Friday, January 02, 2009
“A voice came from heaven, ‘You are my Son, the Beloved; with you I am well pleased.’” (Mark 1:11)
“SOUL-SURFING” – January 11, 2009
The Baptism of the Lord
Fr. Robert deLeon, CSC
Recent months have seen an increase in violence in India, religious and political extremists perpetrating attacks on those they deem adversaries because of their religious beliefs or political stance. While members of our Holy Cross community serving in India daily counter this deadly turmoil with courageous efforts at peacemaking, one of our confreres, Fr. Tony Kayala, CSC, serving on the faculty of St. Joseph’s College of Business Administration in Bangalore, communicated recently with the worldwide Holy Cross community of sisters, brothers and priests asking for prayers. Additionally, he included an article that appeared in the Hindustan Times and authored by Karan Thapar, a Hindu and a nationally known Indian TV interviewer. I quote from that article:
“It's as clear in my memory as if it happened yesterday. But, in fact, I first met [Scottish Mill Hill] Father Terry Gilfedder twenty five years ago. It was the late [London] summer of 1982 and Nisha and I were preparing for our marriage. As a Catholic, she wanted a proper church wedding and while I agreed, I was irritated by the need to meet the local parish priest for a set of three [meetings]. But there was no way out. The nearest church, St. Mary Magdalene's in Northumberland Avenue, would only marry Nisha to a non-Christian if this requirement was complied with.
“So, one Saturday in September, around 6 in the evening, Nisha and I knocked on Father Terry's door. He was sitting at his desk, his spectacles perched at the end of his nose. We settled into an old, well-worn leather sofa on the opposite side of the small room. Outside it was unusually warm, inside the atmosphere felt frosty. I was itching for a fight. ‘Sherry?’ [His] offer took me by surprise. ‘I don't know about you two, but I’m rather partial to the stuff.’ It was Tio Pepe, my favorite, but in those days a rarity in London. I found myself discussing the US Open Tennis, the Notting Hill Carnival, Rushdie's Midnight's Children — in fact, anything but our forthcoming marriage or what religion our unborn children would follow. Father Terry would top up our glasses and steer the conversation. He enjoyed an argument and held his own comfortably. The hour passed swiftly and enjoyably.
“Father Terry became a close friend. At a rehearsal, two nights before our wedding, he suggested one of the readings should be from the Bhagavad-Gita and asked me to choose. On the day when I revealed I had failed to pick a passage he slapped me on the back and laughed: ‘I knew that would happen so I've chosen something myself.’ It was from Khalil Gibran's The Prophet. [At the wedding ceremony] he didn't pontificate. He spoke, as he put it, of ‘three little words’: I love you. It was a warm, simple, heart-felt message. More a fireside chat than a formal sermon. But it's stayed seared in my memory for a quarter century.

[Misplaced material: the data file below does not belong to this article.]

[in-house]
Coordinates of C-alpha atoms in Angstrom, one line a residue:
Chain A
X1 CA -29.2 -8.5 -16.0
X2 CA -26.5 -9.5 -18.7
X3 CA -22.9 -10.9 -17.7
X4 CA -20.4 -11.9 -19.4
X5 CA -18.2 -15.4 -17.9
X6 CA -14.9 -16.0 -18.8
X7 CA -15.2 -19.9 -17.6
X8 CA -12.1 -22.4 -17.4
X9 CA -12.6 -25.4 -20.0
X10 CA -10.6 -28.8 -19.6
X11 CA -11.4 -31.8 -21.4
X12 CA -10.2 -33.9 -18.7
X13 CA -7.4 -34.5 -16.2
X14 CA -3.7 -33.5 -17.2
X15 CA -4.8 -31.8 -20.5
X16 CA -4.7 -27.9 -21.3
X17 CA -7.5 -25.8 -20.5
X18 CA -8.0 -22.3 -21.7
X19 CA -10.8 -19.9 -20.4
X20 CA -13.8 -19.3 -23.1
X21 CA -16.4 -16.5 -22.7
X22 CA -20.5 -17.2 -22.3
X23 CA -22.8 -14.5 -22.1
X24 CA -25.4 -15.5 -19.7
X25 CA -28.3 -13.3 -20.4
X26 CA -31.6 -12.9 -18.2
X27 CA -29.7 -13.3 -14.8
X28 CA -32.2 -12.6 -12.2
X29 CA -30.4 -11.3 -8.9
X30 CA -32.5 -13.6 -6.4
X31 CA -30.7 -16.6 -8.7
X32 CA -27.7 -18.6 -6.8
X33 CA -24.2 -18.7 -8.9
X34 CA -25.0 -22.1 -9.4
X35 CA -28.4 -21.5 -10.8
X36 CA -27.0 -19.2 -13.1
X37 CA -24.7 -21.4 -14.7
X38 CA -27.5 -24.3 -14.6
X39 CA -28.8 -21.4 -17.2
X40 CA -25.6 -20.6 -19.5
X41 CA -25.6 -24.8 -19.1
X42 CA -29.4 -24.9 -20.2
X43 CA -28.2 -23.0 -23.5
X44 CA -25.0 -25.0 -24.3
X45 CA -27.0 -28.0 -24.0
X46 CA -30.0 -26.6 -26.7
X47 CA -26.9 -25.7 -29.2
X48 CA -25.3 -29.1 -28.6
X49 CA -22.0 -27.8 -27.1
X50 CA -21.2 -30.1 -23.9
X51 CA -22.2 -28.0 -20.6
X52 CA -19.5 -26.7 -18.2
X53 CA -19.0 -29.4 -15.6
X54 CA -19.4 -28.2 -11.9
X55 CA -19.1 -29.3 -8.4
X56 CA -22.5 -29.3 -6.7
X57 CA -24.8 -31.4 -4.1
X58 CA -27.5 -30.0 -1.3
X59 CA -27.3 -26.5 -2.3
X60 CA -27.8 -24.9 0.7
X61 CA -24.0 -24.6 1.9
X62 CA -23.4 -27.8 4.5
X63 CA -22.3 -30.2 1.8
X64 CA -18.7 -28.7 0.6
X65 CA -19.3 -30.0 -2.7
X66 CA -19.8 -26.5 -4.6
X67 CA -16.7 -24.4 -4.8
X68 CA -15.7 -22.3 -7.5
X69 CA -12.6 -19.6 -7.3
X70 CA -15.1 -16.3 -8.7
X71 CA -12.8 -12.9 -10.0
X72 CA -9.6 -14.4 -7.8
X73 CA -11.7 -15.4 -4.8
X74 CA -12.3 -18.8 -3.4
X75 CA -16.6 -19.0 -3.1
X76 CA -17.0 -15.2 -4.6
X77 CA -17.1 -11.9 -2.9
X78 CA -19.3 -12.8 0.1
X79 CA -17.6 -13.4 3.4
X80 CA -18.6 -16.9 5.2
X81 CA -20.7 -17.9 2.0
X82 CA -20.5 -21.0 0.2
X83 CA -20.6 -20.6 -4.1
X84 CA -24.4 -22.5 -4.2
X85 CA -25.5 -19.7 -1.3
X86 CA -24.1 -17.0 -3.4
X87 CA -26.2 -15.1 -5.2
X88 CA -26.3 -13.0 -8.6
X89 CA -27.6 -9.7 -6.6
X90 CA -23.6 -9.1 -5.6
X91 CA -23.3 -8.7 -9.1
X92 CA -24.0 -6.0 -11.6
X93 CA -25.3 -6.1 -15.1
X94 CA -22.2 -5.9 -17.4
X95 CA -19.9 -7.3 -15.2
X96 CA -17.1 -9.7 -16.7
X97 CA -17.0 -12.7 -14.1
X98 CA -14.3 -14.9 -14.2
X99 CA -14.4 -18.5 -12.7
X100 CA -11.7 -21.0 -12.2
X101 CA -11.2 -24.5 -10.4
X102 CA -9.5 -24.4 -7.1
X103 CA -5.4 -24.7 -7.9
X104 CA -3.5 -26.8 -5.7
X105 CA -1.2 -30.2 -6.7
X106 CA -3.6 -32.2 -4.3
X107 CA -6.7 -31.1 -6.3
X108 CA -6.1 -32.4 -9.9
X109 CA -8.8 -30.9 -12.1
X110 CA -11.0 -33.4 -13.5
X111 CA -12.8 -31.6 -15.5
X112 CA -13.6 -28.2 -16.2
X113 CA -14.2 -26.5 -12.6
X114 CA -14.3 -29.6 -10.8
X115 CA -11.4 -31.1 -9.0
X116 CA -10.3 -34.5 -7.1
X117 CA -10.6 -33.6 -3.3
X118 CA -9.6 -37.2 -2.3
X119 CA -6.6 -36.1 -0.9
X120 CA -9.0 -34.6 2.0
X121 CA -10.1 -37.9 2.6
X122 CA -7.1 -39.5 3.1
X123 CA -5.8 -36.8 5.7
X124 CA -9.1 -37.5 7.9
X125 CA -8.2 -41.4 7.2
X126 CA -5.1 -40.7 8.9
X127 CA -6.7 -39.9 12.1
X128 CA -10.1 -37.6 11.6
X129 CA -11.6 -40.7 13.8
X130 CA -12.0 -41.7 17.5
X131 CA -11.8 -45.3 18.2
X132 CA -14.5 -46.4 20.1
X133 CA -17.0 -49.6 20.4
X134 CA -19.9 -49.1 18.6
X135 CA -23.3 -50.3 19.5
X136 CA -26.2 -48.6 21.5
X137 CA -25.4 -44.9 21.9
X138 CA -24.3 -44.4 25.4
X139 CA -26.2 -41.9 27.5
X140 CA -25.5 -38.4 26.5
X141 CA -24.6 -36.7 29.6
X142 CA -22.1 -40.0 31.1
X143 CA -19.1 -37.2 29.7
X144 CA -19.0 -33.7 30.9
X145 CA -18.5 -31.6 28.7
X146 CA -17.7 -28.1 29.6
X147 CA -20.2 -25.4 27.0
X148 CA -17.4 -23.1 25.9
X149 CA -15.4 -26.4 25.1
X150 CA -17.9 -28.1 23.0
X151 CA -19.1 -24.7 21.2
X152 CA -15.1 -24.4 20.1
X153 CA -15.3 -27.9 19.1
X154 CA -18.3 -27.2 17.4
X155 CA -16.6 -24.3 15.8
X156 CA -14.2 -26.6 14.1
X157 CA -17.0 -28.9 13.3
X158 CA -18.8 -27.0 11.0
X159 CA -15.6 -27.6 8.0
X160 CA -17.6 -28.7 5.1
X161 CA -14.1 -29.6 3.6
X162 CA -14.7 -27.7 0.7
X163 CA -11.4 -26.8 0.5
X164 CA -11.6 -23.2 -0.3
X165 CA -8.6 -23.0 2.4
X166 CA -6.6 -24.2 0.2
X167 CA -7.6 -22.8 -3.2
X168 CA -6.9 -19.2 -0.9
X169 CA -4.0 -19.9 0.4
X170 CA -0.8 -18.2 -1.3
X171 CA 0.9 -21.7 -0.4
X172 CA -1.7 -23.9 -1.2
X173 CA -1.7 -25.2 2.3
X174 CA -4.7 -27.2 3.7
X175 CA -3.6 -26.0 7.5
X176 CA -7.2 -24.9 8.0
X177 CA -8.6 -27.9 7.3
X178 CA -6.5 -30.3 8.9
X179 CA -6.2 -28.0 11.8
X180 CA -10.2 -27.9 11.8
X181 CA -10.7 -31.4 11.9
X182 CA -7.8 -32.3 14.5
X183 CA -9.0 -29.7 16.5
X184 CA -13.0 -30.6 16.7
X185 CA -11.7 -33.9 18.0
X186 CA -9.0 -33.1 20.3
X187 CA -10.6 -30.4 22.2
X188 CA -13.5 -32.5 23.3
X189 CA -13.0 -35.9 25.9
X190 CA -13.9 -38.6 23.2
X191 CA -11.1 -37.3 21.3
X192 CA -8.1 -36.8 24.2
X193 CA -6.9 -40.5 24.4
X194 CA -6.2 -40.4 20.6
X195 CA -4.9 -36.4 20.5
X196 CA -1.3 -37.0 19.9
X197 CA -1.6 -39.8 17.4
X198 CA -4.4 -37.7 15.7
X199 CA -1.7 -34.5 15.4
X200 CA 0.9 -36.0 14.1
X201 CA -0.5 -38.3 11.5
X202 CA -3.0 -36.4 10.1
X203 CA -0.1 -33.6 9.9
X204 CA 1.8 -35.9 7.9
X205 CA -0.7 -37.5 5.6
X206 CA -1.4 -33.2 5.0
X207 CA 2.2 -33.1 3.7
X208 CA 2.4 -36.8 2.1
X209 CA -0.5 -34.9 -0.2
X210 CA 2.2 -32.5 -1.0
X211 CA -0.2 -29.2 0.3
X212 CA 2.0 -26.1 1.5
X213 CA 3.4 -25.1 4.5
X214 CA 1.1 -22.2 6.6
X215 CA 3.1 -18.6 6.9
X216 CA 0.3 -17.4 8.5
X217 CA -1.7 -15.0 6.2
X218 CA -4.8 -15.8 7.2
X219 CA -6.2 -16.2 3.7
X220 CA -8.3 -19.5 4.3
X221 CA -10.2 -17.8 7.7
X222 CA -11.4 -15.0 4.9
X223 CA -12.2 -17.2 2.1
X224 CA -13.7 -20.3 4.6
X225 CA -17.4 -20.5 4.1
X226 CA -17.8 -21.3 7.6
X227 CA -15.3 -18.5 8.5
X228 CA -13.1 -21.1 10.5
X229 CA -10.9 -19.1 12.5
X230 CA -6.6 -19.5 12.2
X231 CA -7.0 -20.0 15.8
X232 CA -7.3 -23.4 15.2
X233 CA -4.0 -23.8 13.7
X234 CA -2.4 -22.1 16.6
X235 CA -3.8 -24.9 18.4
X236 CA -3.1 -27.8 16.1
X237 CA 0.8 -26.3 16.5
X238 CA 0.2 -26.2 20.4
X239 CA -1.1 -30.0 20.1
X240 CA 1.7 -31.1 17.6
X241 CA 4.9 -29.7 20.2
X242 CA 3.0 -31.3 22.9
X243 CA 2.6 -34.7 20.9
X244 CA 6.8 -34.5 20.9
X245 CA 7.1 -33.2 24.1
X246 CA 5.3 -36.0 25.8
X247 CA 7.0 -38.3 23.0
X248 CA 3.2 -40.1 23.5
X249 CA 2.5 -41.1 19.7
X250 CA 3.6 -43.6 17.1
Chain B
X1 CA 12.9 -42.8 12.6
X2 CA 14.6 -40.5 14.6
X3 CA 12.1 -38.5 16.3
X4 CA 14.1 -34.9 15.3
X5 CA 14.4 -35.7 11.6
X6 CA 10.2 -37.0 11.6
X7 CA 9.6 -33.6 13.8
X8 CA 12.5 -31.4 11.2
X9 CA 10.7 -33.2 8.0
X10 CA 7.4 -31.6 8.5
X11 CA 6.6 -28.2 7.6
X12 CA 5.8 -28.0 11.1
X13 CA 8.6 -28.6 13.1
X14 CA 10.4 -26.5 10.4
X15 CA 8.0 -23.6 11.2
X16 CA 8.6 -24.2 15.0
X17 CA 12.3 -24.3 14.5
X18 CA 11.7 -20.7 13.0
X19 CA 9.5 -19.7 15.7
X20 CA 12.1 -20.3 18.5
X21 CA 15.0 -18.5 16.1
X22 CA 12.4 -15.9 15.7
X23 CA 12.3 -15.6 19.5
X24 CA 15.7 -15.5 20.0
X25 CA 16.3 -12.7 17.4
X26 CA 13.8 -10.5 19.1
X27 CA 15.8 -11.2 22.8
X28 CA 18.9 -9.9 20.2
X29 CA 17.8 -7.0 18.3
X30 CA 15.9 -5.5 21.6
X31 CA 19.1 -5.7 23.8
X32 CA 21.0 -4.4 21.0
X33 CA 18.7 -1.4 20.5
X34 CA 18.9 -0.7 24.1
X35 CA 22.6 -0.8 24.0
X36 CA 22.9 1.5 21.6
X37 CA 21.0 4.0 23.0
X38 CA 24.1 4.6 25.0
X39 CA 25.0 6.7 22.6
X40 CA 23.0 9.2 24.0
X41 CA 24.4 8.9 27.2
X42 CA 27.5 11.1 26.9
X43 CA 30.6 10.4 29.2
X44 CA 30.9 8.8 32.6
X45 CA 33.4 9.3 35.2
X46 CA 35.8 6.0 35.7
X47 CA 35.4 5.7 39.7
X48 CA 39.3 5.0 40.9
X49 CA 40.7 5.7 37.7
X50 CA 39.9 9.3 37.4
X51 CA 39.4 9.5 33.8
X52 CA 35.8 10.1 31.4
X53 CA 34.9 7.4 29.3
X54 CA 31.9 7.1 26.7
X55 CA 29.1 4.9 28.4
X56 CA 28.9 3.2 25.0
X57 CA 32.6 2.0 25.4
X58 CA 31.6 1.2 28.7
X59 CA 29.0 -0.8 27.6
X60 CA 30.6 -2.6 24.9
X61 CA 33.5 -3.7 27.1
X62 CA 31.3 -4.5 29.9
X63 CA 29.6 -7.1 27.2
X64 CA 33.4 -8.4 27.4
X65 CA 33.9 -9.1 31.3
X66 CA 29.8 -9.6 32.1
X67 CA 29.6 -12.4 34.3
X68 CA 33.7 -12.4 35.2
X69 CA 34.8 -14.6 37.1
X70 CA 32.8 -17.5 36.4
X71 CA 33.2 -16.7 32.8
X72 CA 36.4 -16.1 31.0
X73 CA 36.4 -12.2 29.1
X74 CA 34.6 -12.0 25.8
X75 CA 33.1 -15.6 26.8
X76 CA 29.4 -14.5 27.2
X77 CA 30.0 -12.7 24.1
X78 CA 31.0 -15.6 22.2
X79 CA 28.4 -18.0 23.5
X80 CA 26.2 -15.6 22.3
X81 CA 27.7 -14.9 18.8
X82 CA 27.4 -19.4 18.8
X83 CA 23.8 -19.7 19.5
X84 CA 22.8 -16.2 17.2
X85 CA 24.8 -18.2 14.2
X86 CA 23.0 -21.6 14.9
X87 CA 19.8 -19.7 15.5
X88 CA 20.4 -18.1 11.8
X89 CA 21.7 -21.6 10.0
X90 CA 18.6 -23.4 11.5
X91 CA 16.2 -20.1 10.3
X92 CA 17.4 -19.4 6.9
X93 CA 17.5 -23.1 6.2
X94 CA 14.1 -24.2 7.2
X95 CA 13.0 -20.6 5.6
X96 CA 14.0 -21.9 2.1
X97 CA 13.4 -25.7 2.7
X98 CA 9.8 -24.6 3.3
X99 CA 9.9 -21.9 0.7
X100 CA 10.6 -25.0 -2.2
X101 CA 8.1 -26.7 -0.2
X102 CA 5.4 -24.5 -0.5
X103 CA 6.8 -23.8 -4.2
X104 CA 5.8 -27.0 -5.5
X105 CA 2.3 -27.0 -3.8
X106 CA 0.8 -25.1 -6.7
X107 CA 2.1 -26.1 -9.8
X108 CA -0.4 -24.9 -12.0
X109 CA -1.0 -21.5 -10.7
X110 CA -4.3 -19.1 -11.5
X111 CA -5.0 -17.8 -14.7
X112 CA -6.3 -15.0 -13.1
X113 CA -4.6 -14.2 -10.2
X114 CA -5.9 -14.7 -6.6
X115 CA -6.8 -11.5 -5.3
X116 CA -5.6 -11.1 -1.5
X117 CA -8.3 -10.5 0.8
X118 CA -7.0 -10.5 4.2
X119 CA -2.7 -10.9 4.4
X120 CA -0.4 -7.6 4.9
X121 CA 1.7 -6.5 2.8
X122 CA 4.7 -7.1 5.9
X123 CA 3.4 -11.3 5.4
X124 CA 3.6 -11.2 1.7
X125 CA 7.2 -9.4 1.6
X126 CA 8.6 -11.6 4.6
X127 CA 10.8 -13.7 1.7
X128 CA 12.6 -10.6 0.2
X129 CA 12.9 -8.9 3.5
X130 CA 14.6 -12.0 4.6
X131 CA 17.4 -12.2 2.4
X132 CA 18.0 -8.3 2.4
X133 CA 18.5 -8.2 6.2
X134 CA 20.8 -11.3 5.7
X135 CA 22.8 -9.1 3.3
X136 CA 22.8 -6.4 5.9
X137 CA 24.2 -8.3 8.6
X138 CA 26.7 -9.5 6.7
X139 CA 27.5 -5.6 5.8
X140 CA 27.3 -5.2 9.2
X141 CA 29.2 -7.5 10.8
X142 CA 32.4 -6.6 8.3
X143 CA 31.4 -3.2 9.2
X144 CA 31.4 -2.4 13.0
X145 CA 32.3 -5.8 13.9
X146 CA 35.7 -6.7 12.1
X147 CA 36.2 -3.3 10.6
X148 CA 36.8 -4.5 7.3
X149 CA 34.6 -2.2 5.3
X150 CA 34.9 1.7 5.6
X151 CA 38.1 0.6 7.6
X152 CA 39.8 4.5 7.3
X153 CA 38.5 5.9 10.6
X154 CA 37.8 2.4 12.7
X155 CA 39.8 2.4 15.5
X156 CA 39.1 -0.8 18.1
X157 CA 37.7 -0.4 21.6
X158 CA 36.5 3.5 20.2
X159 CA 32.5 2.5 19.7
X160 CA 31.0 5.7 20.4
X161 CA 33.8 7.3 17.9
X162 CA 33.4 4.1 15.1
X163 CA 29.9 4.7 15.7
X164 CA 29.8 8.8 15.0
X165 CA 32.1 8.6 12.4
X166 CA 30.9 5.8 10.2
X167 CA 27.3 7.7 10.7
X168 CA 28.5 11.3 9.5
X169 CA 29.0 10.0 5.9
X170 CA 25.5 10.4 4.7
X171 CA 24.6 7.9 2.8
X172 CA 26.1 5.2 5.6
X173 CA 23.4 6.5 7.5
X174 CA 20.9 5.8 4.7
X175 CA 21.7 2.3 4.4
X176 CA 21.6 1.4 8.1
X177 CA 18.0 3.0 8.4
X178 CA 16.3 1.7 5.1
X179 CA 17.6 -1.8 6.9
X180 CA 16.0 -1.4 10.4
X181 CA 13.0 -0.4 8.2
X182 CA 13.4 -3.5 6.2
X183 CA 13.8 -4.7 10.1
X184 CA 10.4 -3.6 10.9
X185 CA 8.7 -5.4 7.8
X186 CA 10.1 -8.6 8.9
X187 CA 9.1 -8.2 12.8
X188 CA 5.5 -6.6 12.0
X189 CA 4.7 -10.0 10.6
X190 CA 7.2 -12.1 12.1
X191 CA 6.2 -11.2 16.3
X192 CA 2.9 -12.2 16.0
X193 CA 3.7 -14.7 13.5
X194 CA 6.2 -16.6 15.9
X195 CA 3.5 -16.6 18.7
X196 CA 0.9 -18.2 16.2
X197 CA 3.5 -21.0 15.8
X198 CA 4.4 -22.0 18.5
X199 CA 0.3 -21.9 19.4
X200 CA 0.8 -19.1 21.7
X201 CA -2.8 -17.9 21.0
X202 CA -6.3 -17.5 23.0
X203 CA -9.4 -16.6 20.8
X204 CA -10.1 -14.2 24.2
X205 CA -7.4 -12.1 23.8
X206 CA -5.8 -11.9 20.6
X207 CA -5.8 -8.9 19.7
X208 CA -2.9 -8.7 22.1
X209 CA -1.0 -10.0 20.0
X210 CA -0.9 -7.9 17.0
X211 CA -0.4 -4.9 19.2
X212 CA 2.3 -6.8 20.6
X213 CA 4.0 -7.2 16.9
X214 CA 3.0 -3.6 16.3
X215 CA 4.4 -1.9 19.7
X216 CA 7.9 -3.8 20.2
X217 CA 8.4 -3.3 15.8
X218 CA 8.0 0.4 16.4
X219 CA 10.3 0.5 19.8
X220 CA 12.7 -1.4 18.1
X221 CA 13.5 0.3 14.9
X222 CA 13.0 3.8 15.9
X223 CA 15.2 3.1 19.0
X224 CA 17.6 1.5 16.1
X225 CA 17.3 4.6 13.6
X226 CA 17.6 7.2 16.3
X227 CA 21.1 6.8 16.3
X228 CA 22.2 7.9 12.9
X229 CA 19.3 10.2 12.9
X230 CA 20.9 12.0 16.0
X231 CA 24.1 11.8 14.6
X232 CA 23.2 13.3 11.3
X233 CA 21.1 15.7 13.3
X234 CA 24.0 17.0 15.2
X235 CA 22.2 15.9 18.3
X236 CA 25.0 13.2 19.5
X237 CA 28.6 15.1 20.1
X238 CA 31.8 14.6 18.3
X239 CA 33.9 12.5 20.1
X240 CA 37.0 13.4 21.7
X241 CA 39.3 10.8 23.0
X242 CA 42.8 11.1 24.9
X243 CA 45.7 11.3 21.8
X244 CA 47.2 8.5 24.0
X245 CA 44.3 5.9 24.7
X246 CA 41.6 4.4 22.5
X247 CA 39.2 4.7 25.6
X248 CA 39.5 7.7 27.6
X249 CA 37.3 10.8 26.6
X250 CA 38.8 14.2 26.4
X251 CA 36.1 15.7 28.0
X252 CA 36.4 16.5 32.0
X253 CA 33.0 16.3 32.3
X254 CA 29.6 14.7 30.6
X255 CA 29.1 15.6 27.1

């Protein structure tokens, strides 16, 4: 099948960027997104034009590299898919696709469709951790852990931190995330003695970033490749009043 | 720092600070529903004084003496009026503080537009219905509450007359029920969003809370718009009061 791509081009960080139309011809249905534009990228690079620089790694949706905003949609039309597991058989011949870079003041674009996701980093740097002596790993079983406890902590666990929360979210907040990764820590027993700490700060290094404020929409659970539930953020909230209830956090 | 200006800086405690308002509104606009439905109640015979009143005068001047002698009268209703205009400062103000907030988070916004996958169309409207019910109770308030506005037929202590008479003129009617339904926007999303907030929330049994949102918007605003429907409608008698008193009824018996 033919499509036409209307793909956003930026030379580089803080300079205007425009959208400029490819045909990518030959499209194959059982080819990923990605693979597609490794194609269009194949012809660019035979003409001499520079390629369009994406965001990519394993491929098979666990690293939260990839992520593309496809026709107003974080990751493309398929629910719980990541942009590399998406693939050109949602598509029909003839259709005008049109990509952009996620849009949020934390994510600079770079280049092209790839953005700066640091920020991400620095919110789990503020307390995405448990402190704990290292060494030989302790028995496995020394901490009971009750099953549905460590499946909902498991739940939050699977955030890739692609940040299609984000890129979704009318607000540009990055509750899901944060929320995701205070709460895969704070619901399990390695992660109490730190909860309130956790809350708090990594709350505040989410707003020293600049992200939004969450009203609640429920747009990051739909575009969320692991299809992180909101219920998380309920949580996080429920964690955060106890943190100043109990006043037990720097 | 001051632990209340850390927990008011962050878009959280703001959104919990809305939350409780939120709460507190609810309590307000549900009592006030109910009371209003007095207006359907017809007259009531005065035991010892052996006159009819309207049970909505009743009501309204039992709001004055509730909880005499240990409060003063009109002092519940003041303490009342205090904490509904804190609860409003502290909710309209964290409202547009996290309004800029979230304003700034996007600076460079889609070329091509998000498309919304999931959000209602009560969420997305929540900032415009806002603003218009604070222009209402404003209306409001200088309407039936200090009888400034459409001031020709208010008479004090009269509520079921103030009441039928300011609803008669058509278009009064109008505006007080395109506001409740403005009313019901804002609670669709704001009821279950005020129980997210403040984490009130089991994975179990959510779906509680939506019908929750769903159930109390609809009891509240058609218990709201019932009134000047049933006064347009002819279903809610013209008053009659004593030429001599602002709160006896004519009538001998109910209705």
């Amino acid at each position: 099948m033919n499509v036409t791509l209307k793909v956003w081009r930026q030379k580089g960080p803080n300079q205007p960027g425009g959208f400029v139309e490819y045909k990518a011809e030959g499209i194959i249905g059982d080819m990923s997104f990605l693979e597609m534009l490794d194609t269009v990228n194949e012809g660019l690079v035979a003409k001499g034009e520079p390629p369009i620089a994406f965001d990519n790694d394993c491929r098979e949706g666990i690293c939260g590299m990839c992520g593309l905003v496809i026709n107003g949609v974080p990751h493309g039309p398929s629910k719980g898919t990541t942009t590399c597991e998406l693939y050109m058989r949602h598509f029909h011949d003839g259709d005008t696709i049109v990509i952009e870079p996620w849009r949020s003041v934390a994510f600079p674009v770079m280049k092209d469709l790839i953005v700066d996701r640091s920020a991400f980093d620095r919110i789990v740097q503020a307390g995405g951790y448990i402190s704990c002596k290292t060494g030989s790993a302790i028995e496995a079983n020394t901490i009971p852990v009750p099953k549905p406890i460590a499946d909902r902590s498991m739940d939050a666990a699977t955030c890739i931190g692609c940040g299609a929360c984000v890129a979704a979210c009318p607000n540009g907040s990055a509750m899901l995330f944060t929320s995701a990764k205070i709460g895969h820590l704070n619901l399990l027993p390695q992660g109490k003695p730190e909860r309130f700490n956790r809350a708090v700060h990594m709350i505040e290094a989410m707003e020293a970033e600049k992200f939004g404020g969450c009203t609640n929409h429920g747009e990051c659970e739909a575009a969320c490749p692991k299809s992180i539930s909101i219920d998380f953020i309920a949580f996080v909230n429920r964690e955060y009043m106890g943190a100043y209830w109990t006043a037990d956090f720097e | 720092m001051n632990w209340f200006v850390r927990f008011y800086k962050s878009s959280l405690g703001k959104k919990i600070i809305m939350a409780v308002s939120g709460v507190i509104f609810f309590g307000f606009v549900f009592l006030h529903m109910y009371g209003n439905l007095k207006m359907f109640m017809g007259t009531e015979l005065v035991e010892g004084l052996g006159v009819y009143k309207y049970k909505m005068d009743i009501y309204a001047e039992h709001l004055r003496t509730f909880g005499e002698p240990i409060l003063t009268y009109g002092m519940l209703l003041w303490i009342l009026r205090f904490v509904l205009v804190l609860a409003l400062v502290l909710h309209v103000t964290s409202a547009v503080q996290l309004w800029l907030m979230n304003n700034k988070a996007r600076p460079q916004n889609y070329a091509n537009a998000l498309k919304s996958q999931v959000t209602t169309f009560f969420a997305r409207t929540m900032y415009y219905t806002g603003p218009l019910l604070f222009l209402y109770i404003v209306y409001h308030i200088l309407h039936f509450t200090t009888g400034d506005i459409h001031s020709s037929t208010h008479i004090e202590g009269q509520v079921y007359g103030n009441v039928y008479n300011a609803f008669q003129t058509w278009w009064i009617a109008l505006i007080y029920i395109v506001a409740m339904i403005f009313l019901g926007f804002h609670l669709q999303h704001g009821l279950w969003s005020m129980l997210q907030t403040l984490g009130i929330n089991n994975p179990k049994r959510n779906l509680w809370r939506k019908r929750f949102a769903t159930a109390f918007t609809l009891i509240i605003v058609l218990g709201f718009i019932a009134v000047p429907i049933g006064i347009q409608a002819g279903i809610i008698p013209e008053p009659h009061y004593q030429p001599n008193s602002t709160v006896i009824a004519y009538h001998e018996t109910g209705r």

“Six years later, as Nisha lay dying with moments to go before the life support was switched off, Father Terry was at her bedside. He gave her the last sacrament but also encouraged [us] to whisper Hindu prayers in her ear. Then he stood beside me as the machines slowly, painfully, flickered to a close and Nisha's life ebbed away.
“Terry Gilfedder is the only priest I've known. I think of him each time I read of attacks on Christians in Orissa and Karnataka. I'm confident he would have found the words to heal bruised hearts. And, no doubt, his sherry would have helped!
“I'm sure there are Father Terrys in all faiths. Men of God but also caring, understanding human beings. Today, when we most need them, why are they silent?” (“A time for Father Terry,” Karan Thapar, Hindustan Times, October 11, 2008)
A nice story, surely, but is there something heroic here? Not really. And that’s just the point! While Terry Gilfedder was a Catholic priest, he was first just a really nice guy warmly welcoming a young couple who wished to be married. Before anything else, they were just three good people who wanted to forge a bond and celebrate a marriage. All three were anxious to put aside whatever might separate them to discover the common ground. And it was that simple, unpretentious desire alone that made more than a peace; it built a bridge that has endured a quarter century.
In the gospel passage we hear on this Feast of the Baptism of the Lord, as Jesus emerges from the Jordan River after being baptized by John, “A voice came from heaven, ‘You are my Son, the Beloved; with you I am well pleased.’” (Mark 1:11) Indeed, this was the doting voice of God the Father, creator of us all. As we celebrate today’s feast, also do we celebrate the loving bond between our Heavenly Father and all humanity. Made in the image and likeness of our creator, we stand today and hear echoed the very same words of adoption that first fell upon Jesus: “You are my child, the Beloved; with you I am well pleased.” Indeed, this loving affirmation falls upon the Christian, the Jew, the Muslim, the Hindu, indeed, upon every human being, for together we share a common fatherhood in God the creator.
Fr. Terry Gilfedder knew this. And he lived this. Concludes Karan Thapar’s article: “[At the wedding ceremony] he spoke of three little words: I love you. It was a warm, simple, heart-felt message. More a fireside chat than a formal sermon. But it's stayed seared in my memory for a quarter century. I'm sure there are Father Terrys in all faiths. [People] of God but also caring, understanding human beings. Today, when we most need them, why are they silent?”
We are those caring, understanding human beings for whom India cries out. We are the very people for whom a wounded world waits. May our response be simple, powerful, communicating clearly what it means when we say those three little words: I love you.
« Back To Archives